Re: PEP8 79 char max

Discussion in 'Python' started by Ed Leafe, Jul 29, 2013.

  1. Ed Leafe

    Ed Leafe Guest

    On Jul 29, 2013, at 3:08 PM, Joel Goldstick <> wrote:

    >> Would following
    >> this recommendation improve script performance?

    >
    > Not performance, but human readability


    IMO, this isn't always the case. There are many lines of code that are broken up to meet the 79 character limit, and as a result become much less readable.


    -- Ed Leafe
    Ed Leafe, Jul 29, 2013
    #1
    1. Advertising

  2. On Mon, 29 Jul 2013 15:18:59 -0500, Ed Leafe wrote:

    > On Jul 29, 2013, at 3:08 PM, Joel Goldstick <>
    > wrote:
    >> Not performance, but human readability

    >
    > IMO, this isn't always the case. There are many lines of code

    that are
    > broken up to meet the 79 character limit, and as a result become

    much
    > less readable.


    Speaking of readability, what's with the indentation of your post? The
    leading tab plays havoc with my newsreader's word-wrapping.

    Breaking lines to fit in 79 characters should almost always be perfectly
    readable, if you break it at natural code units rather than at random
    places. E.g. I have a code snippet that looks like this:

    [....whatever...]
    else:
    completer = completer.Completer(
    bindings=(r'"\C-xo": overwrite-mode',
    r'"\C-xd": dump-functions',
    )
    )

    I'm not entirely happy with the placement of the closing brackets, but by
    breaking the line at the arguments to Completer, and then putting one
    binding per line, I think it is perfectly readable. And much more
    readable than (say) this:


    else:
    completer = completer.Completer(bindings=
    (r'"\C-xo": overwrite-mode', r'"\C-xd": dump-functions',))


    As far as I can tell, that's pretty much the longest line I have in my
    personal code base, possibly excepting unit tests with long lists of
    data. I simply don't write deeply nested classes and functions unless I
    absolutely need to.


    --
    Steven
    Steven D'Aprano, Jul 29, 2013
    #2
    1. Advertising

  3. On 29 July 2013 22:34, Steven D'Aprano <
    > wrote:


    > On Mon, 29 Jul 2013 15:18:59 -0500, Ed Leafe wrote:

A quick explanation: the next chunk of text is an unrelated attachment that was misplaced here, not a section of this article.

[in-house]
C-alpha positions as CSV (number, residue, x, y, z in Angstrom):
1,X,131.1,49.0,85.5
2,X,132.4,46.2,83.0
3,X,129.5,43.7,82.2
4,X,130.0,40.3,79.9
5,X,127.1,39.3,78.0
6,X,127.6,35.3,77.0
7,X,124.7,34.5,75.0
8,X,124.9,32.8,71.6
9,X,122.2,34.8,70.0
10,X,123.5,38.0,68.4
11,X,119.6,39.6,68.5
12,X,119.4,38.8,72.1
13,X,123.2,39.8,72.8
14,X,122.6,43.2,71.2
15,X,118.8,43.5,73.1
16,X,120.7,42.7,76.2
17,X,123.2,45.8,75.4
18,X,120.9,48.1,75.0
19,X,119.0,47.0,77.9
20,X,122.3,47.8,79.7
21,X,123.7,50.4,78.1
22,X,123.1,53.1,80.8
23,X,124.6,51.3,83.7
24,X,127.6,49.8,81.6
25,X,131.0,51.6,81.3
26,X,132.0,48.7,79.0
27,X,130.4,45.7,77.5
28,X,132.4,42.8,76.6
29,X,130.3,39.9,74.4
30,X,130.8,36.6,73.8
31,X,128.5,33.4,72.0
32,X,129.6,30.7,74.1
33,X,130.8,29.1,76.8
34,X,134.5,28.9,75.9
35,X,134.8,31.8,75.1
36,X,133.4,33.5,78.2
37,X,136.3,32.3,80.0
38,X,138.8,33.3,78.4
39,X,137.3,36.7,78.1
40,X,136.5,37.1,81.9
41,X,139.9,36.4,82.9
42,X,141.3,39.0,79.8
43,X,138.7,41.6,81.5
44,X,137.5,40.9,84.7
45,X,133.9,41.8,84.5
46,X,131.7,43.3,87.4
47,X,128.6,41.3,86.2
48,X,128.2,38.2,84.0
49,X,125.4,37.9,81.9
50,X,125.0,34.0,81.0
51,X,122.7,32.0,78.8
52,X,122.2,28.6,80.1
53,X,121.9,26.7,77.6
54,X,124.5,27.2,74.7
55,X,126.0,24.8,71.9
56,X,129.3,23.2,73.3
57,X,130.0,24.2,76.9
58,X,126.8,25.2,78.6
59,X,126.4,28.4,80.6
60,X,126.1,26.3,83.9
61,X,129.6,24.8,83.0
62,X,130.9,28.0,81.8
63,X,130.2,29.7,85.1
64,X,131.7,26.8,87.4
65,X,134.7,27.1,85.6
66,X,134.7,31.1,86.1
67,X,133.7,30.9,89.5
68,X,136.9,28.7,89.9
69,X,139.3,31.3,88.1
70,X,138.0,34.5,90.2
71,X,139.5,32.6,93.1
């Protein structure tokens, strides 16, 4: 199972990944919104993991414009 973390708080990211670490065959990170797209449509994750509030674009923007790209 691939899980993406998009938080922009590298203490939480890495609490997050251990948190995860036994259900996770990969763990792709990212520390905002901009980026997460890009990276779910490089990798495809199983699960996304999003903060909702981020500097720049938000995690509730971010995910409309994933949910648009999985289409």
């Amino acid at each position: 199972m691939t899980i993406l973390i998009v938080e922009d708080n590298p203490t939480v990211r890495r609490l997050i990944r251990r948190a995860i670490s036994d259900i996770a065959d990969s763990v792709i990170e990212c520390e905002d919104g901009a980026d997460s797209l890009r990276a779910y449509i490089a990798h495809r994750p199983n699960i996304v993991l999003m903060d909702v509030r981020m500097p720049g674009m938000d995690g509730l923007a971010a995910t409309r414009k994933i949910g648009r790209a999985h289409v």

>
    > > On Jul 29, 2013, at 3:08 PM, Joel Goldstick <>
    > > wrote:
    > >> Not performance, but human readability

    > >
    > > IMO, this isn't always the case. There are many lines of code

    > that are
    > > broken up to meet the 79 character limit, and as a result become

    > much
    > > less readable.

    >
    > Speaking of readability, what's with the indentation of your post? The
    > leading tab plays havoc with my newsreader's word-wrapping.
    >
    > Breaking lines to fit in 79 characters should almost always be perfectly
    > readable, if you break it at natural code units rather than at random
    > places. E.g. I have a code snippet that looks like this:
    >
    > [....whatever...]
    > else:
    > completer = completer.Completer(
    > bindings=(r'"\C-xo": overwrite-mode',
    > r'"\C-xd": dump-functions',
    > )
    > )
    >
    > I'm not entirely happy with the placement of the closing brackets, but by
    > breaking the line at the arguments to Completer, and then putting one
    > binding per line, I think it is perfectly readable. And much more
    > readable than (say) this:
    >
    >
    > else:
    > completer = completer.Completer(bindings=
    > (r'"\C-xo": overwrite-mode', r'"\C-xd": dump-functions',))
    >


    But less readable to me than:

    completer = completer.Completer(bindings=[r'"\C-xo": overwrite-mode',
    r'"\C-xd": dump-functions'])

    Personal preference.

    As far as I can tell, that's pretty much the longest line I have in my
    > personal code base, possibly excepting unit tests with long lists of
    > data. I simply don't write deeply nested classes and functions unless I
    > absolutely need to.



    I'd go for:

    completer = completer.Completer(bindings=[
    r'"\C-xo": overwrite-mode',
    r'"\C-xd": dump-functions'
    ])

    although possibly drop the "bindings=" if possible. "[]" is less ambiguous
    a construct than "()"¹ and the "balance" of the code is better my way if
    such ephemeral ideas as that count.

    Anyway, the point I'm trying to make is that *line length is a personal
    thing*. There are two rules:

    1) Stick with what other people on the team are doing, if relevant
    2) Don't be stupid

    The rest is your choice. Some people like 80 character limits, but I've
    consistently preferred "whatever you think" as a better rule.

    ¹ As in there are fewer possible uses, so it's quicker to know what you're
    using it for
    Joshua Landau, Jul 29, 2013
    #3
    1. Advertising

Want to reply to this thread or ask your own question?

It takes just 2 minutes to sign up (and it's free!). Just click the sign up button to choose a username and then you can ask your own questions on the forum.
Similar Threads
  1. Devyn Collier Johnson

    PEP8 79 char max

    Devyn Collier Johnson, Jul 29, 2013, in forum: Python
    Replies:
    3
    Views:
    115
    llanitedave
    Jul 31, 2013
  2. Joel Goldstick

    Re: PEP8 79 char max

    Joel Goldstick, Jul 29, 2013, in forum: Python
    Replies:
    0
    Views:
    107
    Joel Goldstick
    Jul 29, 2013
  3. Devyn Collier Johnson

    Re: PEP8 79 char max

    Devyn Collier Johnson, Jul 29, 2013, in forum: Python
    Replies:
    46
    Views:
    350
    Serhiy Storchaka
    Sep 7, 2013
  4. Terry Reedy

    Re: PEP8 79 char max

    Terry Reedy, Jul 29, 2013, in forum: Python
    Replies:
    0
    Views:
    79
    Terry Reedy
    Jul 29, 2013
  5. Skip Montanaro

    Re: PEP8 79 char max

    Skip Montanaro, Jul 29, 2013, in forum: Python
    Replies:
    0
    Views:
    99
    Skip Montanaro
    Jul 29, 2013
Loading...

Share This Page